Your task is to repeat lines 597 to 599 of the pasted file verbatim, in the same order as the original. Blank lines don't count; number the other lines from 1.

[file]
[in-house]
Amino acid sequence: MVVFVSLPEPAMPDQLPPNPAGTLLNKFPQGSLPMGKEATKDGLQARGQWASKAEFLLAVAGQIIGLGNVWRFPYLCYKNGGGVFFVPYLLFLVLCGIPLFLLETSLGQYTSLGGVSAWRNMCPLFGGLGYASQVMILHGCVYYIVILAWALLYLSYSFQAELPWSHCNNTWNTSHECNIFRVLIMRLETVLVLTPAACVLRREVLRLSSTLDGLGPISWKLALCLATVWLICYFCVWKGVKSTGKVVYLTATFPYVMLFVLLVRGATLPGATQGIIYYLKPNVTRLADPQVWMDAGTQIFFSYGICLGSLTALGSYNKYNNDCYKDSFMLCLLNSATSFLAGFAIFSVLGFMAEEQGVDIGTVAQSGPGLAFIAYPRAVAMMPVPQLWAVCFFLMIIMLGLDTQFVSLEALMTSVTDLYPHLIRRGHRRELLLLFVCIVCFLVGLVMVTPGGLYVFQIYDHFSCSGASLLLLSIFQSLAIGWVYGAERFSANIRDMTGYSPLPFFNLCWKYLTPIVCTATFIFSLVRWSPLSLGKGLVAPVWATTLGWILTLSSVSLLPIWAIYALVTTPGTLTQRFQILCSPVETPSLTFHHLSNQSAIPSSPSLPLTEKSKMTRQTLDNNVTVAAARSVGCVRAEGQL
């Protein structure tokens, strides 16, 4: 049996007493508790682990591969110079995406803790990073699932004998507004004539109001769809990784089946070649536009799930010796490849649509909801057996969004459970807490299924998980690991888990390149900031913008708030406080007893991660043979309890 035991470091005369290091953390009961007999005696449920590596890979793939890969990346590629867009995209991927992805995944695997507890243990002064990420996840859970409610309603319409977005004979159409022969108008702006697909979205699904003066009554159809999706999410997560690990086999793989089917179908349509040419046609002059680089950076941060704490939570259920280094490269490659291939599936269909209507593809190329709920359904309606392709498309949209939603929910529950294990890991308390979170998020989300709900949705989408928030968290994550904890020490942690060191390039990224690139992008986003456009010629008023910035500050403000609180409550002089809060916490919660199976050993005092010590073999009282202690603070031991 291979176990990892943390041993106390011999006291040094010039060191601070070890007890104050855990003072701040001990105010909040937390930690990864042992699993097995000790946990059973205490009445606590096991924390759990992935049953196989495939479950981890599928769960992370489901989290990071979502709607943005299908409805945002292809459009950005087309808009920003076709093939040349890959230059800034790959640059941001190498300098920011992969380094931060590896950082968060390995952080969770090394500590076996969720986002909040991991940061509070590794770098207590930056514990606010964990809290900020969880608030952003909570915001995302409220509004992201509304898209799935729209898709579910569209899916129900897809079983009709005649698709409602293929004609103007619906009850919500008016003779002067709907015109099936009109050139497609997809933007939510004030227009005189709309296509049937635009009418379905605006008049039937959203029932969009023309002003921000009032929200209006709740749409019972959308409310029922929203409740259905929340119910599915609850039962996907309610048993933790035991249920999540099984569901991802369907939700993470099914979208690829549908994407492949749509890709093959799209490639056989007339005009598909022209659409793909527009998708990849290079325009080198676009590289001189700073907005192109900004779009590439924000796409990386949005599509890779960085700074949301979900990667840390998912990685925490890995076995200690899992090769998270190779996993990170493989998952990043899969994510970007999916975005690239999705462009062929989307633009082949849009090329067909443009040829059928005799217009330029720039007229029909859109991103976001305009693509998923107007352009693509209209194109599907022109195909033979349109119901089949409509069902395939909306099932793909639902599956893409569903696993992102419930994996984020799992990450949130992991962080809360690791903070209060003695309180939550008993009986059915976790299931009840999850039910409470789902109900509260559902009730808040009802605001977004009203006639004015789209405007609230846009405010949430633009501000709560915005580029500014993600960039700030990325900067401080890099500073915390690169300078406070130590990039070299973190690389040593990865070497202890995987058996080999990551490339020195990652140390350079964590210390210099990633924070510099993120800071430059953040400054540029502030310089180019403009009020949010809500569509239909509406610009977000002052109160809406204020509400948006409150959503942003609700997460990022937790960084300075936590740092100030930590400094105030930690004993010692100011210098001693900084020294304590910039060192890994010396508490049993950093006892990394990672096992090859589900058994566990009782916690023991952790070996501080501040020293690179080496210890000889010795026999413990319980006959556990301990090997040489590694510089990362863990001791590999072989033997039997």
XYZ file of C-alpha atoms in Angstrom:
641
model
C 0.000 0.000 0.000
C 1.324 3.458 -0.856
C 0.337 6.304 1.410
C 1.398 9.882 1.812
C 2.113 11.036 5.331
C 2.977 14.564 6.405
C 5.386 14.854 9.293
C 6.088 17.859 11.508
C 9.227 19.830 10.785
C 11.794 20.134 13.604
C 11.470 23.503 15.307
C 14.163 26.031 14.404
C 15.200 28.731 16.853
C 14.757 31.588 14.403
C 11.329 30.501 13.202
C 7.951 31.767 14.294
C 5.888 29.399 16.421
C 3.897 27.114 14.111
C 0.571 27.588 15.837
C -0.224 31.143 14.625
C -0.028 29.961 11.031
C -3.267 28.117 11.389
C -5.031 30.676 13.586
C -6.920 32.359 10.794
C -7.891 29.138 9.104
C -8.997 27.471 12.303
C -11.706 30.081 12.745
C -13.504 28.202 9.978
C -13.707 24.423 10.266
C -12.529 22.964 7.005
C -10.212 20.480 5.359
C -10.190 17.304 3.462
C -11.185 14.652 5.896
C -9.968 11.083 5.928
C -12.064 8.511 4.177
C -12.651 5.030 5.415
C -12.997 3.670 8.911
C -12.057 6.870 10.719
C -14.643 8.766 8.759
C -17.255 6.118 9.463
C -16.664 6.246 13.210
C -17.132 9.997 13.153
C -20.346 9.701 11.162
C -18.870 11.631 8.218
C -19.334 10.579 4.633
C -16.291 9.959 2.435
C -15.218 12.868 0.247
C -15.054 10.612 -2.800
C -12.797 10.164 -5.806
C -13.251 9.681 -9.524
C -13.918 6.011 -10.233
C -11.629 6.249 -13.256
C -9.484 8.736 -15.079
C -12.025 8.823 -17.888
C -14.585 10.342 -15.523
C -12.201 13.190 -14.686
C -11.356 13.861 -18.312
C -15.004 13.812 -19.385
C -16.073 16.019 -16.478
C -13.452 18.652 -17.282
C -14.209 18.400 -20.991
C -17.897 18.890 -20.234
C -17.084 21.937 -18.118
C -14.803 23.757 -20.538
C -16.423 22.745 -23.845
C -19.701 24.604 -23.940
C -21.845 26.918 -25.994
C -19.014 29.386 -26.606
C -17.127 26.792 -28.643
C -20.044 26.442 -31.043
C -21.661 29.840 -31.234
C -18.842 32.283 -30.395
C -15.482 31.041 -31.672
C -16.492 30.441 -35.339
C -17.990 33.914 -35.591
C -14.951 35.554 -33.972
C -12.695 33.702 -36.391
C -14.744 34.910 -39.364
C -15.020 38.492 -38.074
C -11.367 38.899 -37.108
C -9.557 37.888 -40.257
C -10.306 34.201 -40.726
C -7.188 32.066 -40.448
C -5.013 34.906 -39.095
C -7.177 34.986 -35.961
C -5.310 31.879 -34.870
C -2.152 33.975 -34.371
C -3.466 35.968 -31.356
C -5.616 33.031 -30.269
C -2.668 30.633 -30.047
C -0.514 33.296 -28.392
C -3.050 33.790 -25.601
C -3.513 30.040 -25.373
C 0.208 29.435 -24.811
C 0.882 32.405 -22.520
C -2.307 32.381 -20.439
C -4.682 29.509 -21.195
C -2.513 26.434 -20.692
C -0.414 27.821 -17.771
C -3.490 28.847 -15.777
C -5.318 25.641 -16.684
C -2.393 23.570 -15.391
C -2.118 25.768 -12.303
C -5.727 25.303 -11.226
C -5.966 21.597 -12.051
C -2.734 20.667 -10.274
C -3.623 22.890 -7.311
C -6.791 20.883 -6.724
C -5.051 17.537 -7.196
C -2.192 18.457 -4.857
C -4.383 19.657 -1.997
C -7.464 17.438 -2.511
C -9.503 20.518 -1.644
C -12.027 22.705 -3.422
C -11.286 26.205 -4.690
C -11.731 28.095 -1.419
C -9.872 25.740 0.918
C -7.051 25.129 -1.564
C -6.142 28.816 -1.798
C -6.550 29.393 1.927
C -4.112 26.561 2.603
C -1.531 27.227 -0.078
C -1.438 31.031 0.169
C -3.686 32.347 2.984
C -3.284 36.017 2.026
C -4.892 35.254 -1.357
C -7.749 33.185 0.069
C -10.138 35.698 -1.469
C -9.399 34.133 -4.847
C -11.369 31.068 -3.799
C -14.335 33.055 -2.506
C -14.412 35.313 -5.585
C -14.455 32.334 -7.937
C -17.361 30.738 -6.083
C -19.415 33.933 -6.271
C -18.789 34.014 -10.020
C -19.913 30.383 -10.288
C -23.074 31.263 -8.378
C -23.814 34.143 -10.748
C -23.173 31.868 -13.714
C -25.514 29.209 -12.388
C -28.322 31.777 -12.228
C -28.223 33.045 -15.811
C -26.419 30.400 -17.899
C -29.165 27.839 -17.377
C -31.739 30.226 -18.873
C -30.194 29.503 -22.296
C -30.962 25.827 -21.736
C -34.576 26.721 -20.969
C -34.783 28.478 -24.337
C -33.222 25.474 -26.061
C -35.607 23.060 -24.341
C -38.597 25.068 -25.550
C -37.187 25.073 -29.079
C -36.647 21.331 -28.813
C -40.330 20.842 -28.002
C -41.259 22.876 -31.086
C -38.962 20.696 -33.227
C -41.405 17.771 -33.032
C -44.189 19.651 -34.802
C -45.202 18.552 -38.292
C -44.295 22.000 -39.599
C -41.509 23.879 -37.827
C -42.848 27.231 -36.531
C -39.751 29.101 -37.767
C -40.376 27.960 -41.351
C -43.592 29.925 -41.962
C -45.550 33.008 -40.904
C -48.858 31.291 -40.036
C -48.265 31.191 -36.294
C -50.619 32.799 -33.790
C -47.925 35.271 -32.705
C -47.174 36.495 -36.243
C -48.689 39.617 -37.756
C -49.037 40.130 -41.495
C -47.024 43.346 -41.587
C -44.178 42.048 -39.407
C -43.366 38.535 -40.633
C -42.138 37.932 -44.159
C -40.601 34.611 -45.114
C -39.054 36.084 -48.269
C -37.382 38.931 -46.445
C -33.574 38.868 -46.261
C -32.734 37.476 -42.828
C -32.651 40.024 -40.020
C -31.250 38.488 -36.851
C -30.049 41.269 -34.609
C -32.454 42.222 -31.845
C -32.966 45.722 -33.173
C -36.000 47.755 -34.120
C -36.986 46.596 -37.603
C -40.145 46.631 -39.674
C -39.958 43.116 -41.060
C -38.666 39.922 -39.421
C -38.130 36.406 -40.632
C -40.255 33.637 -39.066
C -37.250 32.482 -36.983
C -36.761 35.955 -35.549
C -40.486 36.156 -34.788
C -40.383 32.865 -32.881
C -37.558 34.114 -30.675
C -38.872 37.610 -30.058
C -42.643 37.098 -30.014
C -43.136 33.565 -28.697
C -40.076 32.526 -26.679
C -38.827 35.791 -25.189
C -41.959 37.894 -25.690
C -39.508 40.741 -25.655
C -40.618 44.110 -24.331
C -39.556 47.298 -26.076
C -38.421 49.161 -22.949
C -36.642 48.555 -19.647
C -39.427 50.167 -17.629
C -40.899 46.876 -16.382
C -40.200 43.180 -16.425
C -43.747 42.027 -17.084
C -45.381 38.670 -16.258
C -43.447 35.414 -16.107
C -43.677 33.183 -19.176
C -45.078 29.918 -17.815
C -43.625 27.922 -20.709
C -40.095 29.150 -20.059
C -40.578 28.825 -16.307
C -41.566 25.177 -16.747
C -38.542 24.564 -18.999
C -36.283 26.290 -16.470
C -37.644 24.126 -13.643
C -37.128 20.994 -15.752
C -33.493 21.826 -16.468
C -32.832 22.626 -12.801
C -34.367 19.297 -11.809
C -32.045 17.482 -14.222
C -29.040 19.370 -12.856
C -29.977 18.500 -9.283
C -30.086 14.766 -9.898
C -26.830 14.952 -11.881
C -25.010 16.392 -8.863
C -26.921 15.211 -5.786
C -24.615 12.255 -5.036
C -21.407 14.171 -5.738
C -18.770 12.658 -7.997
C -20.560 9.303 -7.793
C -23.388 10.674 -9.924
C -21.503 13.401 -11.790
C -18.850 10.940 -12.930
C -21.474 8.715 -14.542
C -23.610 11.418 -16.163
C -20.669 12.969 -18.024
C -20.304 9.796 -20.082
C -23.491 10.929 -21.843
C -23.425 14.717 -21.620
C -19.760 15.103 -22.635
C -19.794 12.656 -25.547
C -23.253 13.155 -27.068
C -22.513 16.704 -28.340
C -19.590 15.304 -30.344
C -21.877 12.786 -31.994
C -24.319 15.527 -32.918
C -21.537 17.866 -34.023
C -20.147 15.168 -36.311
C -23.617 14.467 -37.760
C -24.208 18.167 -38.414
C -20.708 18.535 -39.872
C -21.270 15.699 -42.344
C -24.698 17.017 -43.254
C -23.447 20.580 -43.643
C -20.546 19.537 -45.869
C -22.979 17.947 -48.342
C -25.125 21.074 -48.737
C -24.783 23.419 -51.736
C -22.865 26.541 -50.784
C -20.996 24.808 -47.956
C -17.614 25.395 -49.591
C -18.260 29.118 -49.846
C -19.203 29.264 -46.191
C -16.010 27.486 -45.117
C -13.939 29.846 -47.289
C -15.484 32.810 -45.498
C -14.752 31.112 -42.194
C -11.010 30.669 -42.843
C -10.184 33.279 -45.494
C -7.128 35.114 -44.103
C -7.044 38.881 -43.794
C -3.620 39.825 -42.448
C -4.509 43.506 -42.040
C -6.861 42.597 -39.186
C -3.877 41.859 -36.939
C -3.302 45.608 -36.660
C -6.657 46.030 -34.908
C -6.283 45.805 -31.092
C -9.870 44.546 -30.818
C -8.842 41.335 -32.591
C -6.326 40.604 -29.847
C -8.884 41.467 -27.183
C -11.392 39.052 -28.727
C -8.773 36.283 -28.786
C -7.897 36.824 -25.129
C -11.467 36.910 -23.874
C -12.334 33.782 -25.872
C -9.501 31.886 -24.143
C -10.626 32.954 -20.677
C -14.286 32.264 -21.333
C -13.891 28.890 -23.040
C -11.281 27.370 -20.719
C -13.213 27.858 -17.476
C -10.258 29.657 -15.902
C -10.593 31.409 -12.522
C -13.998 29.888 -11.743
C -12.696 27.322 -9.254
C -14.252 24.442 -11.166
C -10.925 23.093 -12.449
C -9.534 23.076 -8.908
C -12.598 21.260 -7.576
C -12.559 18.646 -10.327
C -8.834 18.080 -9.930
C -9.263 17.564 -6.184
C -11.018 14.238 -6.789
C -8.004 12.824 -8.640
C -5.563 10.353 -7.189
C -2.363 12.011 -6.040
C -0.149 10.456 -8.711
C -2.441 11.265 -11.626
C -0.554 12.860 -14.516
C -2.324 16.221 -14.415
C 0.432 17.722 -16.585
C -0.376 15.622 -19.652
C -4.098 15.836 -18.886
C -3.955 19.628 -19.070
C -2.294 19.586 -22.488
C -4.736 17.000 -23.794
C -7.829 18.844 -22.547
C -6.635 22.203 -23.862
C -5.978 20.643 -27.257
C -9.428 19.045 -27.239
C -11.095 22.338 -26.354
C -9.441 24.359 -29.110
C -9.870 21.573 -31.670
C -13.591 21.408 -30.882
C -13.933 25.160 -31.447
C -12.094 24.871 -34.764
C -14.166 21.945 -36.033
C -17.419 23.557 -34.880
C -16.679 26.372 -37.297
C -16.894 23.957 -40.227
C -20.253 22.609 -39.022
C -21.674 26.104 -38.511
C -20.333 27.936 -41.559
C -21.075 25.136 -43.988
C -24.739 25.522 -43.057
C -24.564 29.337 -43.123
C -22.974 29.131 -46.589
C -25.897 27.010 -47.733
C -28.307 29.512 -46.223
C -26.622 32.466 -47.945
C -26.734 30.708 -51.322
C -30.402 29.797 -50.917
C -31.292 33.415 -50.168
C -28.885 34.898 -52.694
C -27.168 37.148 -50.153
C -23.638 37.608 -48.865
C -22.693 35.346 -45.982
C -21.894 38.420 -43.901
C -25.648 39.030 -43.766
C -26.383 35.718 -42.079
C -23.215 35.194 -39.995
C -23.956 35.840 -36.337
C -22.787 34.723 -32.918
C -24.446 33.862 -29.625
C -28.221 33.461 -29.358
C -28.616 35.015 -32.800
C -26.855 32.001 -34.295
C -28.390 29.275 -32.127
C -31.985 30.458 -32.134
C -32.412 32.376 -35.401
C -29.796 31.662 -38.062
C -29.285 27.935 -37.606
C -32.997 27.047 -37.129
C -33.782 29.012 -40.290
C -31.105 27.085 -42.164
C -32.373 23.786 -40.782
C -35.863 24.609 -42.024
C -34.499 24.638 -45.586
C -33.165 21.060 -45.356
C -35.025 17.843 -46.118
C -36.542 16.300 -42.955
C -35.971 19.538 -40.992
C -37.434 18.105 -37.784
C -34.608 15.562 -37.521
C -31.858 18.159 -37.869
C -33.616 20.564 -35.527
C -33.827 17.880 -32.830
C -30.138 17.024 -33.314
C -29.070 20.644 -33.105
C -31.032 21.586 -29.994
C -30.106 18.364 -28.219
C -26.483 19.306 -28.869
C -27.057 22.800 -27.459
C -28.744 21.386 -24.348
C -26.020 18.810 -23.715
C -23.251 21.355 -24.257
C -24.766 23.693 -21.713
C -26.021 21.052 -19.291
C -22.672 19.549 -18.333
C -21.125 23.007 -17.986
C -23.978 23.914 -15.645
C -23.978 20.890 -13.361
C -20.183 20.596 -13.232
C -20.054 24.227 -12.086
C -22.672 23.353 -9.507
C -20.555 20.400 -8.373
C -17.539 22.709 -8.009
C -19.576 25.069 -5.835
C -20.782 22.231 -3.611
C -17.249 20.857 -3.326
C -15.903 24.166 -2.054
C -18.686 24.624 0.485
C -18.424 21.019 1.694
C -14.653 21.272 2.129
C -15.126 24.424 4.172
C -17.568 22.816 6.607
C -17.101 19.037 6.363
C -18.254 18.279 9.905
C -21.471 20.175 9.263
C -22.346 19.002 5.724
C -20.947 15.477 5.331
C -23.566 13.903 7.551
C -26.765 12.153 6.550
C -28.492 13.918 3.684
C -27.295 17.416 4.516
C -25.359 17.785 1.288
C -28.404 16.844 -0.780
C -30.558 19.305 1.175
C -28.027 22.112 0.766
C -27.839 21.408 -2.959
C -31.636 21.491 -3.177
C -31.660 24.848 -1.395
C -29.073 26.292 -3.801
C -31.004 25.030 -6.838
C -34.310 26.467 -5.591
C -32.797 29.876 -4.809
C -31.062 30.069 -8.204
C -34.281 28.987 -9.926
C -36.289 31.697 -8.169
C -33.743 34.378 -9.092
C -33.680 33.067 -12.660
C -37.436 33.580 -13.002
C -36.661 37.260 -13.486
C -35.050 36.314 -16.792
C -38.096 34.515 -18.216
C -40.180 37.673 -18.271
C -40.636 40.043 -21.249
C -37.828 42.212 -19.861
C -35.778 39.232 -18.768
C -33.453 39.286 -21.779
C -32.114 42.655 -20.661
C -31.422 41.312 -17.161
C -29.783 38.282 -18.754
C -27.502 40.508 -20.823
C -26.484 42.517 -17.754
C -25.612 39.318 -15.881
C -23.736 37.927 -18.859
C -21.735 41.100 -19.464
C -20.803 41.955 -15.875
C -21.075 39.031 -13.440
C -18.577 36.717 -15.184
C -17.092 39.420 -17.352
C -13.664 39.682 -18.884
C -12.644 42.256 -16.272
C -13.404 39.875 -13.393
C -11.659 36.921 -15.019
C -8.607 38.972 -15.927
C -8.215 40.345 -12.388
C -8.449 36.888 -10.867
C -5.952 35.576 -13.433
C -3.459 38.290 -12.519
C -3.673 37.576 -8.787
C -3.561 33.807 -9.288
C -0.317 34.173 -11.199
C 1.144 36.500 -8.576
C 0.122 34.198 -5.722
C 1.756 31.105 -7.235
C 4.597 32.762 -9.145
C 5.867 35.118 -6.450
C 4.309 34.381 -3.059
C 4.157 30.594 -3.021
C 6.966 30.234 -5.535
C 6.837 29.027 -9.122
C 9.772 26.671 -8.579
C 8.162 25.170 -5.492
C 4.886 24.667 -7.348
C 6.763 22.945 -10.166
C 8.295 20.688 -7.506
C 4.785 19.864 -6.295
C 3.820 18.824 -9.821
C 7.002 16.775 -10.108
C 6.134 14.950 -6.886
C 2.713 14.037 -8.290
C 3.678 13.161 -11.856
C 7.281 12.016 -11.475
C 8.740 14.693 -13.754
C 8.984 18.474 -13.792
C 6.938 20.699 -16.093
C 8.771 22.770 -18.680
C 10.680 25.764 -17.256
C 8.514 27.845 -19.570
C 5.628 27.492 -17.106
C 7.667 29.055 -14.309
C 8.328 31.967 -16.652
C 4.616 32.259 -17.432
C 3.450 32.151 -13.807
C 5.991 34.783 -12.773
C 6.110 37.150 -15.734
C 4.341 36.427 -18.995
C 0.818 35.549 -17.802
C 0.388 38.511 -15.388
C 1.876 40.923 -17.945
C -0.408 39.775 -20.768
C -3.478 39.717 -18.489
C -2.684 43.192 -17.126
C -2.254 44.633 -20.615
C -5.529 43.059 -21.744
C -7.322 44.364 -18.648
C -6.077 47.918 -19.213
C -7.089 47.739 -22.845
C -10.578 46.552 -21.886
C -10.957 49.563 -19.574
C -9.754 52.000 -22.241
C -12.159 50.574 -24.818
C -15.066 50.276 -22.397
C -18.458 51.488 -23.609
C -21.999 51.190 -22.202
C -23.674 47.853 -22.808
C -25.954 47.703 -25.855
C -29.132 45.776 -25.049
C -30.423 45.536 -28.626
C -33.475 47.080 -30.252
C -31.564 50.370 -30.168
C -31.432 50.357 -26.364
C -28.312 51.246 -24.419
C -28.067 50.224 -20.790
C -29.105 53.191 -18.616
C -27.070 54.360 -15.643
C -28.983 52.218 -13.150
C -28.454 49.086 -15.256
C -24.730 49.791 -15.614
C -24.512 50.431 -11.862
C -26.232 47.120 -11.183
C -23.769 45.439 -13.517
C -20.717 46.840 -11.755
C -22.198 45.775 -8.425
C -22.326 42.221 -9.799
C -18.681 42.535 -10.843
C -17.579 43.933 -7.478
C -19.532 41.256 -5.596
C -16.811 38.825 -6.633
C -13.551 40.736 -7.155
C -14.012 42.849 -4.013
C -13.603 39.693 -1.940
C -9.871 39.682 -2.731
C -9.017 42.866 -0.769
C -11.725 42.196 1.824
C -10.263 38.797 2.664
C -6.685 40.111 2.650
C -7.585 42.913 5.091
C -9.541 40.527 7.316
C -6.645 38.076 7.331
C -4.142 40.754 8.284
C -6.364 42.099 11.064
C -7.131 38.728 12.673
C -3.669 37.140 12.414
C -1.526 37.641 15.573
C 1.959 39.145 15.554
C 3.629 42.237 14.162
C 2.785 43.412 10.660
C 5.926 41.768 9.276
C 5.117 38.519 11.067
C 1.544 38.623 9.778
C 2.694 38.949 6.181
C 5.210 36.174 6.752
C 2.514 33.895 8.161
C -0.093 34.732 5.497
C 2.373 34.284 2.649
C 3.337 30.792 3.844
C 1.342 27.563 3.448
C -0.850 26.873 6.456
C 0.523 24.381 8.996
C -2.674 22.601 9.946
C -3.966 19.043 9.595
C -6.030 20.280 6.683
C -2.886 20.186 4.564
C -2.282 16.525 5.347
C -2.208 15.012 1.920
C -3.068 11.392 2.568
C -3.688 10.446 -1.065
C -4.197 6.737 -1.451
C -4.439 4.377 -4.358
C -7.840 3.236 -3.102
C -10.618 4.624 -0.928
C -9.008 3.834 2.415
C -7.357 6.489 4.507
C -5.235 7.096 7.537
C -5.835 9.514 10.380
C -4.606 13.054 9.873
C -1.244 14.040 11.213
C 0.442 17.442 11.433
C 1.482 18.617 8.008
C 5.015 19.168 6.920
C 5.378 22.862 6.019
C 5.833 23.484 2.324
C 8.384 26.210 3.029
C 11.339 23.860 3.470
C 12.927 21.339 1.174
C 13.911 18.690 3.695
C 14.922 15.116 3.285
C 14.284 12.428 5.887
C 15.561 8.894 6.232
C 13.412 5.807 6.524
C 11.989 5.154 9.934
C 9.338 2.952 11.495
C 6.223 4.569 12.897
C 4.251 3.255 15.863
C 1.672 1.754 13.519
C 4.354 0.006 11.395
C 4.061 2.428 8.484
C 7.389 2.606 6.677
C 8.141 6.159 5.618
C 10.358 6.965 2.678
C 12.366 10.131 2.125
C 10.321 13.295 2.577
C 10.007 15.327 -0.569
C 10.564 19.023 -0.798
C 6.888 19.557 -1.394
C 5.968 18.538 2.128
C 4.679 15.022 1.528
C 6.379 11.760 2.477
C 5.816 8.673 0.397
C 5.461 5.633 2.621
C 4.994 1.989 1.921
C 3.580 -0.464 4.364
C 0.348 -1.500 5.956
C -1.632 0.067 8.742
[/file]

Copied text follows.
C -2.282 16.525 5.347
C -2.208 15.012 1.920
C -3.068 11.392 2.568